Whether you have a deck or patio or just want a pathway from one side of your home to the next, a walkway made of stone or brick pavers can be the perfect fit. They provide a flat, sturdy surface to walk on as well as a way to stay out of the mud. An important step to installing a paving walkway is picking the pattern for the pavers. Some are intricate and some are simple, but each pattern gives your walkway a unique look.
The herringbone pattern is the tightest interlocking pattern that can be used with pavers. As a result, it's is great for high traffic areas like walkways because the pavers don't shift or come loose, creating a safe and durable surface. The pattern is made by placing the pavers at 90-degree angles that alternate direction. The pattern can also be created using 45-degree angles. The distinguishable feature of the herringbone pattern is the fact that none of the pavers are placed horizontally or vertically.
Stack and Running Bond Patterns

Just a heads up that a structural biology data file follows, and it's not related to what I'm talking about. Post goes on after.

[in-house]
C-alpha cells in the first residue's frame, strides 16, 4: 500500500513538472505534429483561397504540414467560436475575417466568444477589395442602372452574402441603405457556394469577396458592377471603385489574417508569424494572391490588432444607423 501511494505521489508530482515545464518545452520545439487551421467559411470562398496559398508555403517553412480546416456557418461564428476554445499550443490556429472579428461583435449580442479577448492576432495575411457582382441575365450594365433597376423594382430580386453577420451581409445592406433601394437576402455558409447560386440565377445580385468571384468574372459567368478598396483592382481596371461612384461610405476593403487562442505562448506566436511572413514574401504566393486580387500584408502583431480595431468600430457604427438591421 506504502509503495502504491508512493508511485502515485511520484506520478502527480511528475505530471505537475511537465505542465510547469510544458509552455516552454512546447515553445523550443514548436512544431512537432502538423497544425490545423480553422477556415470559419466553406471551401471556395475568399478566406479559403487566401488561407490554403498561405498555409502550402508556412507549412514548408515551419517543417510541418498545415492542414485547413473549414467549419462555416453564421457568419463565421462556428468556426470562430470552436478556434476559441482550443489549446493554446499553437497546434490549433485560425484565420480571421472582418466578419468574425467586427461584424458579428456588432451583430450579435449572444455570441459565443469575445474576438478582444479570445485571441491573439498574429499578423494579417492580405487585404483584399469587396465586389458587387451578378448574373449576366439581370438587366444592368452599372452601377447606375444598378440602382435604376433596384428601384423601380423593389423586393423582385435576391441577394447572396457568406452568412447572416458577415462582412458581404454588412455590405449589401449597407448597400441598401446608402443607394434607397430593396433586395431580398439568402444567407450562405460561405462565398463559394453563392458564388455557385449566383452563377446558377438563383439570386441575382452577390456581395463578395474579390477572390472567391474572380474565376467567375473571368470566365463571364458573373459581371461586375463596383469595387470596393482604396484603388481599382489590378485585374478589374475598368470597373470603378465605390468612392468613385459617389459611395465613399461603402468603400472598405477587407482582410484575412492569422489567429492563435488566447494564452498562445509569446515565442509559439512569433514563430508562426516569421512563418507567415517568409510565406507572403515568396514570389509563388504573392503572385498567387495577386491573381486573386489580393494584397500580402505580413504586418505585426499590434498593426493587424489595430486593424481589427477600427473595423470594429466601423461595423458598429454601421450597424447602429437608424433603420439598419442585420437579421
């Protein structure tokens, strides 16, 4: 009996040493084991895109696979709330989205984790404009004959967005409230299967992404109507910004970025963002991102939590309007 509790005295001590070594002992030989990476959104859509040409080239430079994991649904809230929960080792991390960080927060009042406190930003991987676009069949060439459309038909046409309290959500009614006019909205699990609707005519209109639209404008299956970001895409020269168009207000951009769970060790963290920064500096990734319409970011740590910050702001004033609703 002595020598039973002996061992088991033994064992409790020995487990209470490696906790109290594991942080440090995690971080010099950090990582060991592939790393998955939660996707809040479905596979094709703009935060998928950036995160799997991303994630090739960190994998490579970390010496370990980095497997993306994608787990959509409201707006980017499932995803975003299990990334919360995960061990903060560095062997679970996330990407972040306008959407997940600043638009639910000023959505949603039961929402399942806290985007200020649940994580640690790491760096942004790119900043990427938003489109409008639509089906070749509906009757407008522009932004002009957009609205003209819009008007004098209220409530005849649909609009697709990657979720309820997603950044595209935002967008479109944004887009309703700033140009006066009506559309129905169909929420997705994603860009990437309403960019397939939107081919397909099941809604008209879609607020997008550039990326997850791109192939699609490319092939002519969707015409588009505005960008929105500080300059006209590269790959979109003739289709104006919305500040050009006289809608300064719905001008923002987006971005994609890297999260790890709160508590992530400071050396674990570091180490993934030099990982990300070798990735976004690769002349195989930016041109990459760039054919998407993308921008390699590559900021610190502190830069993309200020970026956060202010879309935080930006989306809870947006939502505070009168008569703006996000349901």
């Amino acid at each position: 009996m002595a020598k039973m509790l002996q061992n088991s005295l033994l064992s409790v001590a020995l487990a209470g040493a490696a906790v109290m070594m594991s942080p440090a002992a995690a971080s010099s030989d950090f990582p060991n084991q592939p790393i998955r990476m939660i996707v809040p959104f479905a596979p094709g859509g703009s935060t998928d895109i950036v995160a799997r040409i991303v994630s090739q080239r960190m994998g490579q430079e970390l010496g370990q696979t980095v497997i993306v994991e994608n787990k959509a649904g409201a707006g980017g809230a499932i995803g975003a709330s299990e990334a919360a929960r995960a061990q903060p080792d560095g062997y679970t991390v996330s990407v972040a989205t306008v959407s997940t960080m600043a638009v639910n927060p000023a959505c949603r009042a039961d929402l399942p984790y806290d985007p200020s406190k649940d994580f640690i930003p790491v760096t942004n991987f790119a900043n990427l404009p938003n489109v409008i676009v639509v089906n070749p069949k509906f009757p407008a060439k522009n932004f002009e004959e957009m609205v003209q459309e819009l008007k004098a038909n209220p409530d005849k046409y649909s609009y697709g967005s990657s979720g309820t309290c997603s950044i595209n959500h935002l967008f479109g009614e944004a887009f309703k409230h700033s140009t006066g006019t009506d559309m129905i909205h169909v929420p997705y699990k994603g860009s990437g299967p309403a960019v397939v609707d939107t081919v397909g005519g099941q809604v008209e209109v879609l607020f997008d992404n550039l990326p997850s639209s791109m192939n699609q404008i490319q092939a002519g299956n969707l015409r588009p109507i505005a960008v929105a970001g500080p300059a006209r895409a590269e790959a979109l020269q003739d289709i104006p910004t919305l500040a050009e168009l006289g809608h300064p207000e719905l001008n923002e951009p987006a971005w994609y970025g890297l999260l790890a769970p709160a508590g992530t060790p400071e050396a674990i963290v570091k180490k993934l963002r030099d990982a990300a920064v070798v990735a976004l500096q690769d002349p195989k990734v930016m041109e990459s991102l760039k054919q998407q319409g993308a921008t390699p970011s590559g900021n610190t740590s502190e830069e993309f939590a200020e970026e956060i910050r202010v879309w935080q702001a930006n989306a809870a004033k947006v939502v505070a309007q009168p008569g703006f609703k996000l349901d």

Both patterns involve laying the pavers horizontally with the long side of each paver touching the pavers in the next row. The pattern is simple and quick to construct. The downside is that the pavers tend to shift slightly because of small variations in their size and shape. Without any true interlocking between pavers, these small differences result in movement.
The difference between the stack and running bond patterns is the alignment between rows. Pavers are placed directly in line in the stack bond pattern with one on top of the next. In the running bond pattern, rows are staggered that no pavers rest in line with pavers from the row in front or behind them.
Basket Weave Pattern
This pattern is also known as the parquet pattern, and it looks like a checkerboard. This pattern involves more interlocking than the bond patterns, but it still allows for some minor shifting of pavers. The pattern involves alternating the direction the pavers face in sets of two. If the first two pavers are placed horizontally with their long sides touching, the next two are placed with their narrow sides touching the long face of the previous paver. In order for this pattern to work, the width of two pavers must equal the length.